A group of former residents from Hartford’s North End is taking on the U.S. Department of Housing and Urban Development. The Center for Leadership and Justice filed suit on their behalf Wednesday, claiming that HUD failed to reduce segregation when giving them options for new housing.

Joe Amon / Connecticut Public Radio

Yale Law School and the National Veterans Council for Legal Redress are calling for the release of incarcerated veterans who may be at high risk of contracting COVID-19.

Harriet Jones / WNPR

About 200 employees at Pfizer’s Connecticut lab helped work on the COVID-19 vaccine that the company said has proved 90 percent effective against the virus in a large-scale trial.

Ryan Caron King / Connecticut Public Radio

Horns honked across New Haven around noon Saturday, just after Joe Biden was declared the projected winner of the presidency. Cities across the country held impromptu gatherings in the street, but the scene in downtown New Haven was more subdued.

Voters in Connecticut are divided along candidate lines about how the vote count is going.
Ryan Caron King / Connecticut Public Radio

Three days after Election Day, no president-elect had yet been named. As the wait for a decision stretched out, voters on both sides of the partisan divide are anxiously awaiting a call. The Naugatuck River Valley is home to both kinds of voters.  

Congresswoman Jahana Hayes speaks outside Waterbury City Hall Wednesday. She declared victory, claiming the 5th Congressional District again. As she walked away, she joked "this is my victory party."
Ali Oshinskie / Connecticut Public Radio

Democratic incumbent Jahana Hayes declared victory in the race for the 5th Congressional District on Wednesday afternoon outside Waterbury City Hall. At 1 p.m., with all the votes reported, she held an 11-point lead over Republican challenger David X. Sullivan.

Elijah Maturo stands outside Torrington City Hall. He planned to register and vote for the first time on Election Day but a piece of documentation held him back.
Ali Oshinskie / Connecticut Public Radio

Voter turnout reached record highs on Election Day. Latest numbers estimated 70% of registered voters in the state cast their ballots. Secretary of the State Denise Merrill said Tuesday afternoon that those numbers were the highest participation rate she’d ever seen. Inevitably first time voters are part of that boost but as they cast their inaugural votes some obstacles got in the way. 

Carol Hollander, left, fills out an application for an absentee ballot for her neighbor and friend, Gertrude Lerman, right. Lerman is 104 years old and made it to the New Haven Hall of Records Saturday so she could cast her ballot.
Ali Oshinskie / Connecticut Public Radio

The window of opportunity to apply for an absentee ballot has come and gone in most towns. But some municipalities are allowing voters to come by town hall to get everything done at once. And in an effort to limit risk of the coronavirus, New Haven voters could brave the weather Saturday and apply for and cast their absentee ballots outdoors.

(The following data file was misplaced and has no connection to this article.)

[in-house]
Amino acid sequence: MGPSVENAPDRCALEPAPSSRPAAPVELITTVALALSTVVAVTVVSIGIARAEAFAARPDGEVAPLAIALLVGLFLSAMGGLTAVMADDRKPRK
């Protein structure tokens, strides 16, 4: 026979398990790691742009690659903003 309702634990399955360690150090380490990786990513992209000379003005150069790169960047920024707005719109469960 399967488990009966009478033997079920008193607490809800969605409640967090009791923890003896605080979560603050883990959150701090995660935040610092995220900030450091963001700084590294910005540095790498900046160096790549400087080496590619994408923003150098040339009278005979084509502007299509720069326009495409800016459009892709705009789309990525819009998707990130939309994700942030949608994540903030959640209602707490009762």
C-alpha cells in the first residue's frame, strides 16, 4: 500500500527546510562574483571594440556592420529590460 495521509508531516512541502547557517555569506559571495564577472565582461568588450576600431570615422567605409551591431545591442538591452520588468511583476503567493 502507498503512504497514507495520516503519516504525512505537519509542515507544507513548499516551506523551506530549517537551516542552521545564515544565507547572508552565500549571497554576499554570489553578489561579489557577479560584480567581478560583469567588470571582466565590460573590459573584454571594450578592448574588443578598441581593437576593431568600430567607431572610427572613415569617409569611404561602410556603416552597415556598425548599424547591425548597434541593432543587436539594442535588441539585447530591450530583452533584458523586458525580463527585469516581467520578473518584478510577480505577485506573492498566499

Thirty-seven towns will start processing absentee ballots Friday, according to the Secretary of the State's office. A bill passed earlier this month allows election officials to open the outer envelope ahead of election day. Eighteen towns signed up for that by the original deadline.

The day after the 2016 presidential election, David Nastri, like many, couldn’t believe his candidate had won. Then he ran into one of his friends. She was crying, in disbelief that so many Americans had chosen Donald Trump.

Ryan Caron King / Connecticut Public Radio

As elections officials process over 600,000 absentee ballots across Connecticut, some mistakes have cropped up. Municipal clerks in four communities say the number is relatively small, and most resulted from human error and computer glitches -- not fraud.

Ryan Caron King / Connecticut Public

Congresswoman Rosa DeLauro has condemned a graphic image of her circulating on the internet. In the photo, DeLauro’s head is pictured as if decapitated and being held by the statue of Christopher Columbus that formerly stood in Wooster Square in New Haven. 

Absentee ballot packets include an inner envelope, outer mailing envelope, a mailing label and barcode. The barcode on the inner envelope acts as a form of voter identification.
Connecticut Public Radio

Lyda Ruijter is living in a world of envelopes. She’s the town clerk in Stamford, and she wants voters to know how important those envelopes are to their absentee ballots.

“Many people think of the absentee balloting process: ‘It's just an envelope and you put a stamp on it and then you put the ballot in it.’ But the tracking is the hard part and the complex part.”